Microtrenching may have been around for over a decade to lay fiber conduit and other utility lines, but only now are construction companies like Henkels & McCoy seeing more municipalities embrace it.
Duke Horan, telecom program manager for the Western region at Henkels & McCoy, told FierceInstaller communities initially resisted microtrenching, but they have come to accept it as a less invasive method to burying fiber cable.
"Initially, there was quite a bit of resistance because municipalities are used to utilities being buried 3-plus feet deep, and when someone said we want to put in something that's 12 inches deep there was some resistance to that," Horan said. "Over the last 24 months, you're finding the municipalities are starting to accept it as a fairly non-invasive construction methodology."
Horan added that the emergence of microtrenching in constructing fiber networks is similar to how directional boring is now widely accepted.
"It's similar to the way directional drilling got accepted because it was fairly less invasive then open trenching everything," Horan said.
Despite having to use a large microtrenching machine from Ditch Witch or Vermeer, the method enables service providers to install duct and get the street where they are laying fiber quickly.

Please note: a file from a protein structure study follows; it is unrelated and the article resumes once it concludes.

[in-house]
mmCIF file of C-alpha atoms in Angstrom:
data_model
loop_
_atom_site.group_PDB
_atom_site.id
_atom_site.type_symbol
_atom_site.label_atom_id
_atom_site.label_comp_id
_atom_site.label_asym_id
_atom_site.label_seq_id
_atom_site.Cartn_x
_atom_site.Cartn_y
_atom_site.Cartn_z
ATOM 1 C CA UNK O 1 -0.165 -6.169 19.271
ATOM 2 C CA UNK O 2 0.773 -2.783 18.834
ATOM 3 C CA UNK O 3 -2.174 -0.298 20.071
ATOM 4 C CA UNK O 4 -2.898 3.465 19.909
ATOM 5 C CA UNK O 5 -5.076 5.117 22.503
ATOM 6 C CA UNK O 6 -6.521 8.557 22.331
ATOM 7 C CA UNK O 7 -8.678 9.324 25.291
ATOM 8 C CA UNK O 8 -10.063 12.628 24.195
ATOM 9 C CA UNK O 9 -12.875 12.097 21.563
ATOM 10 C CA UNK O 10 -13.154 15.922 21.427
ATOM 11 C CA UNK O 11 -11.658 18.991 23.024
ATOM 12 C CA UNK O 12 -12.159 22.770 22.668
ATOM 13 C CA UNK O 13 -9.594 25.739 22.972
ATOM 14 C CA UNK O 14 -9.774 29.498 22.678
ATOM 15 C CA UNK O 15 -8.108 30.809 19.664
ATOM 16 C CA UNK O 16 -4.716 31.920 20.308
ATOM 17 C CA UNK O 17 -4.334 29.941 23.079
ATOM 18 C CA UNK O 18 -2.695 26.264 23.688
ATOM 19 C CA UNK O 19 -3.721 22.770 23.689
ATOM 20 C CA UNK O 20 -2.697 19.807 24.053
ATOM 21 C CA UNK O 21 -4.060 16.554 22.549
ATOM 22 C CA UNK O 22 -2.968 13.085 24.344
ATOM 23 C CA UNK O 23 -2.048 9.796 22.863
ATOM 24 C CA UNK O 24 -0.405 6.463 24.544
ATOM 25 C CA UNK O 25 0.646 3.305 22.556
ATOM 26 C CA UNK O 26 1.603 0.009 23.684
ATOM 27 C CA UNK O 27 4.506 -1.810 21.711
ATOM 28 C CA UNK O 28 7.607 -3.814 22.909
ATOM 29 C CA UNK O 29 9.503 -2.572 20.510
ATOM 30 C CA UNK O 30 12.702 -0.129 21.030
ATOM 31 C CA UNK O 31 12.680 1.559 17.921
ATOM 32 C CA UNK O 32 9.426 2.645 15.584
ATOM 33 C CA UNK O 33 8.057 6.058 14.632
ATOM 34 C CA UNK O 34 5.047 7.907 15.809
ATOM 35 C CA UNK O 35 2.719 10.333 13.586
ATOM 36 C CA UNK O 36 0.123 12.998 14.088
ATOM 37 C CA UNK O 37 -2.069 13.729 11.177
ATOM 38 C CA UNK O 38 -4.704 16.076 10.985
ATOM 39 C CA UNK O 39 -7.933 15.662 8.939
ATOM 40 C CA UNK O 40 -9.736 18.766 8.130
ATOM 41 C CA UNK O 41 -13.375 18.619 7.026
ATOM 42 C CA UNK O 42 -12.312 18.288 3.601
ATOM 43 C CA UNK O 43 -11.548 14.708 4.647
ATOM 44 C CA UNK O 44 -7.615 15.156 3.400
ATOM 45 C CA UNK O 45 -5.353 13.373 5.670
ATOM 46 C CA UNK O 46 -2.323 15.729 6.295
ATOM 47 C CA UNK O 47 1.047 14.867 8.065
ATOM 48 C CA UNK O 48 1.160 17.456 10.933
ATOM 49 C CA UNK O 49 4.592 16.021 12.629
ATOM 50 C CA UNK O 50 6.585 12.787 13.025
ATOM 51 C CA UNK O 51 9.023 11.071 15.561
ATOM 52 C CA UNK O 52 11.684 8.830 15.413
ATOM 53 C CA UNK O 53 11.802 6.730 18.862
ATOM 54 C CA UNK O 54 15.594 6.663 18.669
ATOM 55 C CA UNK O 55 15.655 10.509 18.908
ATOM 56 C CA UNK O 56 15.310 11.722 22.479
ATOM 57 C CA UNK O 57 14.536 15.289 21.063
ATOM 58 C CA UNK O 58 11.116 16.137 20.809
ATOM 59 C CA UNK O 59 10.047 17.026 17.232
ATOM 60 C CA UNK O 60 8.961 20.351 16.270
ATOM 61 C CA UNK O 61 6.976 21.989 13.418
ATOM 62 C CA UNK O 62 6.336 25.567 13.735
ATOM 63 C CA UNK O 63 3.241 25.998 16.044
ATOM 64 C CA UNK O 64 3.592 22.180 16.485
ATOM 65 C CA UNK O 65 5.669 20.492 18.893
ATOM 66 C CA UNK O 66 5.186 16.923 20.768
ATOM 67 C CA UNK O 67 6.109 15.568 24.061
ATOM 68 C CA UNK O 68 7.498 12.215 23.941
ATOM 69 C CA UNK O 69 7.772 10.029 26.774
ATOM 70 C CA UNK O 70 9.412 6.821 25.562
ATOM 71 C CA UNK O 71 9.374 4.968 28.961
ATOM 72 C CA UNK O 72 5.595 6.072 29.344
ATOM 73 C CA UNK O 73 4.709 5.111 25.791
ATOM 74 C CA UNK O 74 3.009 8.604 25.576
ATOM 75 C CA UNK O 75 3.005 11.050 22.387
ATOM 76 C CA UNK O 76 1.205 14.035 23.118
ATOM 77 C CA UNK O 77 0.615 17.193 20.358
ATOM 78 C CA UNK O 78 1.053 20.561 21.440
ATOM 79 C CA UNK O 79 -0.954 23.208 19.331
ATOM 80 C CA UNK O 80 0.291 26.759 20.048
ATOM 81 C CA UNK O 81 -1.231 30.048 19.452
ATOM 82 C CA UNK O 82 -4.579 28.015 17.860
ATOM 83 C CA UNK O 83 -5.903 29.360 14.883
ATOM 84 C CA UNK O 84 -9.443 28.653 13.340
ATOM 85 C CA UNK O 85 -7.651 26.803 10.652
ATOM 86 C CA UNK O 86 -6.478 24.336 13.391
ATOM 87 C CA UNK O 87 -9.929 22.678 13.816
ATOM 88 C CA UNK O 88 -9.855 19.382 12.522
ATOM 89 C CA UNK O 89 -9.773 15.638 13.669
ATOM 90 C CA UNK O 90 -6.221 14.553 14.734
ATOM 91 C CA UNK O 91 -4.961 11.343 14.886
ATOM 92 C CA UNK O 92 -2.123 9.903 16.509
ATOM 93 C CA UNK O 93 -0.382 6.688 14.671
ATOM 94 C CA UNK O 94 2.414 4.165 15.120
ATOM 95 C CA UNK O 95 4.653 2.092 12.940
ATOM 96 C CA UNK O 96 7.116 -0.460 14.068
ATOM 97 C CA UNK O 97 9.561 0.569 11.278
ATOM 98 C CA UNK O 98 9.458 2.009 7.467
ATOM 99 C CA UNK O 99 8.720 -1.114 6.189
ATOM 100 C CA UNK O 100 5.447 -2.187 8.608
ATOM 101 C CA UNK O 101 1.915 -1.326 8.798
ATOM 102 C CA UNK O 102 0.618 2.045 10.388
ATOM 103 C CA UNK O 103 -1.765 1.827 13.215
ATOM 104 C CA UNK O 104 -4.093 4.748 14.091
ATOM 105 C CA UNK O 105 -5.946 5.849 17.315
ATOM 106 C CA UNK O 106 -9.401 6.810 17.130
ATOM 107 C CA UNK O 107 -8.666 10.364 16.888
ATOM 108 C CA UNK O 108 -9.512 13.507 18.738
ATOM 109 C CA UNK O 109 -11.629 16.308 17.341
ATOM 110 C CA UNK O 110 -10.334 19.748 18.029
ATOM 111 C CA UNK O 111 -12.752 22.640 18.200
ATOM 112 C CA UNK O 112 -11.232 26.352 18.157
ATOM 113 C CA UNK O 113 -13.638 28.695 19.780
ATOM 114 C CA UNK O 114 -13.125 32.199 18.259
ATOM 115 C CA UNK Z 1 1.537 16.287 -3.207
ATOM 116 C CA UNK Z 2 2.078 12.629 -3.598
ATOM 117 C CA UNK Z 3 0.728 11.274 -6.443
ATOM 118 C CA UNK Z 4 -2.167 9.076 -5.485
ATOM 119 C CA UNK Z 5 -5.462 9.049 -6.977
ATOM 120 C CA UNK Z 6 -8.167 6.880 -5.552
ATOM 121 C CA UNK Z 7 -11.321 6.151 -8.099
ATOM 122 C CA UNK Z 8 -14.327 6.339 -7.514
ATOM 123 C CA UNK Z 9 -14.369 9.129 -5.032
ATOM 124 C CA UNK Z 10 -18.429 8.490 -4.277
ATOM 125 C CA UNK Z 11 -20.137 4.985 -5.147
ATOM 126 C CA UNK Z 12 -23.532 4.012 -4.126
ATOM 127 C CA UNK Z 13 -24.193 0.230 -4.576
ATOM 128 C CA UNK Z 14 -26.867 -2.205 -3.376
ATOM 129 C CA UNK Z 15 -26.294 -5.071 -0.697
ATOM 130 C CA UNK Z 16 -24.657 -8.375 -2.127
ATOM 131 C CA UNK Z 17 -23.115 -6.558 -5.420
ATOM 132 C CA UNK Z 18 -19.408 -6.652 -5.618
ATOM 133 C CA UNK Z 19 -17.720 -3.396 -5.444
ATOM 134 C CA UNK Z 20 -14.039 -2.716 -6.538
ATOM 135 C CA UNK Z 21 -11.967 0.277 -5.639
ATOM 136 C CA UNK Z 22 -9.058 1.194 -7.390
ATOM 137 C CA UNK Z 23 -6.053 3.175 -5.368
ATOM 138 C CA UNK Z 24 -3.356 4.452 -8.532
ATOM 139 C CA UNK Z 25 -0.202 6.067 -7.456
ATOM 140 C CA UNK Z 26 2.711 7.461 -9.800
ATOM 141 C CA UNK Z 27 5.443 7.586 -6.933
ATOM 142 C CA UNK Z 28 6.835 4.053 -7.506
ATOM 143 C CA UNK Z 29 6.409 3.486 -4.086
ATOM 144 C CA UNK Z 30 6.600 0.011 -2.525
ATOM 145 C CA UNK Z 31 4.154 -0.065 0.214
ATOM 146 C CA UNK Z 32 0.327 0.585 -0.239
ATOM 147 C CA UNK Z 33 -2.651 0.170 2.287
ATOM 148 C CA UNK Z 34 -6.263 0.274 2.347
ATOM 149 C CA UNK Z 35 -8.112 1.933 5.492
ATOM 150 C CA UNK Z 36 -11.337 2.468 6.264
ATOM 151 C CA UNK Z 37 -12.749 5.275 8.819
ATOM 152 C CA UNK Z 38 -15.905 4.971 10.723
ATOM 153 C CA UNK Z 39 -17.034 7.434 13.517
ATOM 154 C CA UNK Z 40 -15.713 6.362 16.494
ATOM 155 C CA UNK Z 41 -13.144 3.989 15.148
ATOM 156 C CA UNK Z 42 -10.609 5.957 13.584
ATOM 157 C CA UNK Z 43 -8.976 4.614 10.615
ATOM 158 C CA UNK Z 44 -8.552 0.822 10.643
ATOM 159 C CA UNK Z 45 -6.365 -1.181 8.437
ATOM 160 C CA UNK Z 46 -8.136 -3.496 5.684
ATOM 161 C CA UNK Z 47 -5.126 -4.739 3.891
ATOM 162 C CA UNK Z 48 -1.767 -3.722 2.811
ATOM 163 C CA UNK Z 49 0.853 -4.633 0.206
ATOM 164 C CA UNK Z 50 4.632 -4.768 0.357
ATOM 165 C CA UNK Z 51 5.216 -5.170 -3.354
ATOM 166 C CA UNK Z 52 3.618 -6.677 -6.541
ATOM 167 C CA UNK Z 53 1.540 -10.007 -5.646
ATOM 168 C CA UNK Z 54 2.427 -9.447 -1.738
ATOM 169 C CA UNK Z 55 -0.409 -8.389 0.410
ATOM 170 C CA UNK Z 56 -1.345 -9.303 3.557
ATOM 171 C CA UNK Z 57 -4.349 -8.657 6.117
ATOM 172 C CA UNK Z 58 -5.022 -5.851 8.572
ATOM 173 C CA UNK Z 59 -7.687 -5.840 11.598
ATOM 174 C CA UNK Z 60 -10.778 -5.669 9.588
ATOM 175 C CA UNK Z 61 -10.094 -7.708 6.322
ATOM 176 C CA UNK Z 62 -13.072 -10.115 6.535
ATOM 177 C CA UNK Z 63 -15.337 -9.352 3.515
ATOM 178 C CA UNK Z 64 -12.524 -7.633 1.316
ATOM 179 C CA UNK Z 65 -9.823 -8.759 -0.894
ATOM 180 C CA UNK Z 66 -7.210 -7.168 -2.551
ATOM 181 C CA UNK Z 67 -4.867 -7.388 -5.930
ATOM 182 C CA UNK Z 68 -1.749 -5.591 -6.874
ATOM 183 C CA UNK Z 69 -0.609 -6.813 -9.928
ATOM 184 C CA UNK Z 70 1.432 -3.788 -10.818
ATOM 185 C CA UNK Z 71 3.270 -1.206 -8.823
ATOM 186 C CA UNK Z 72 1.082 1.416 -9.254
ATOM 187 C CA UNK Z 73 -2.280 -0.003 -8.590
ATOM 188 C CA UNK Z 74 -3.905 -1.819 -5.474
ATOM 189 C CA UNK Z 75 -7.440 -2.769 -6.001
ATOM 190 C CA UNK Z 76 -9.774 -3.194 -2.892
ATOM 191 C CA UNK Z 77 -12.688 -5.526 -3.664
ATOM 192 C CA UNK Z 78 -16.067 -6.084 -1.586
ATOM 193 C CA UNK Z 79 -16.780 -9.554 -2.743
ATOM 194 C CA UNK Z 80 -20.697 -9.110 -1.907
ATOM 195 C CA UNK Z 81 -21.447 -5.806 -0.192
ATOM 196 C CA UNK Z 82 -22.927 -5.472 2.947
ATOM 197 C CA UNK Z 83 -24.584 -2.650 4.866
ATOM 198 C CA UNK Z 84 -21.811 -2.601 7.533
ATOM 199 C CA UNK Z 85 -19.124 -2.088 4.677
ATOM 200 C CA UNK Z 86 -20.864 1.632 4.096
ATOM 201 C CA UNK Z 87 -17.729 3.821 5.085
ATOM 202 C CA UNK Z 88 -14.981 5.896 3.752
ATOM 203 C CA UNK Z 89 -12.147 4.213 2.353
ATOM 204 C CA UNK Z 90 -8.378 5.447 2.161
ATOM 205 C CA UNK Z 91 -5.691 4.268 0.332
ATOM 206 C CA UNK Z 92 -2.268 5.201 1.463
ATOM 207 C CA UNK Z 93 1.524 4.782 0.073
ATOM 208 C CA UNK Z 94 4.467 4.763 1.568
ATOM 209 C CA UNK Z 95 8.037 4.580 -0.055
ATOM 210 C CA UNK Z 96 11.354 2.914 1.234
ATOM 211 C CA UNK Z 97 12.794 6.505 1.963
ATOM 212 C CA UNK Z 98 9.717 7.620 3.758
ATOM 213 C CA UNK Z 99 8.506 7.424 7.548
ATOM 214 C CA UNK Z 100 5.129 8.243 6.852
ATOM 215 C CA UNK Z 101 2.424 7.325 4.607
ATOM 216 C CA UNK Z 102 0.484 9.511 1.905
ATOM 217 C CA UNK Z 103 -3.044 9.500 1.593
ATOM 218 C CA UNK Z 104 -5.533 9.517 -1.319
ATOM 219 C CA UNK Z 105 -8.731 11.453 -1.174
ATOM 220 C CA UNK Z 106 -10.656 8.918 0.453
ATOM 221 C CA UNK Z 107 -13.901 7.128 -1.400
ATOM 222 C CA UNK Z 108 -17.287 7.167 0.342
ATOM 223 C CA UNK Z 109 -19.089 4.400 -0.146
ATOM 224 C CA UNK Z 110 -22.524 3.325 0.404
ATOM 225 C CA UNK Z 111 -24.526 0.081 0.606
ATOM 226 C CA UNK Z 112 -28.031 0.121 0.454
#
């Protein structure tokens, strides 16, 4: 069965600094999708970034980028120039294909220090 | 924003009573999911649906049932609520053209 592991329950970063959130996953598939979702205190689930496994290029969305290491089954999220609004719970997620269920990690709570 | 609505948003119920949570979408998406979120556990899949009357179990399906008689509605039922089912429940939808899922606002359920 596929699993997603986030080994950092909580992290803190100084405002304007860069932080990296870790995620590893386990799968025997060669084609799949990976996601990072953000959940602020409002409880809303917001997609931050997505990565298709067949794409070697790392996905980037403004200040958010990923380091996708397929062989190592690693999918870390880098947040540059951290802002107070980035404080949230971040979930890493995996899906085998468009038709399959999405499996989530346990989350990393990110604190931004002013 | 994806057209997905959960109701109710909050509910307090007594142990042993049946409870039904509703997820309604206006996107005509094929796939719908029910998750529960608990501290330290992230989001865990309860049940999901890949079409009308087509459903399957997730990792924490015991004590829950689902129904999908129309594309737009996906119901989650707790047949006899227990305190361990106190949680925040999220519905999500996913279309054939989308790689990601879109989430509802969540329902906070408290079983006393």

Still, for all of its benefits to enhance installation timelines, the true test on whether or not a service provider will use microtrenching for a fiber build comes down to proving a business case.
"In the end, it's always going to be a cost driver, and if there's no cost benefit, you're not going to see anyone trying to get it done," Horan said. "Within the last year or so, the equipment has become efficient enough that the cost points are getting to where they need to be to make microtrenching a readily acceptable method for installing conduit."
Regardless of the challenges, a number of service providers like AT&T and Frontier are seeing the potential of using microtrenching building out their fiber networks.
Frontier, for one, sees microtrenching and directional boring as two methods it can use to control costs when it's building out FTTH in new housing developments.
Dan McCarthy, CEO of Frontier, told investors during a recent conference that the telco is focused on "using the best generation of micro-trenching or doing directional boring to provide the lowest cost to whoever is developing the subdivision."
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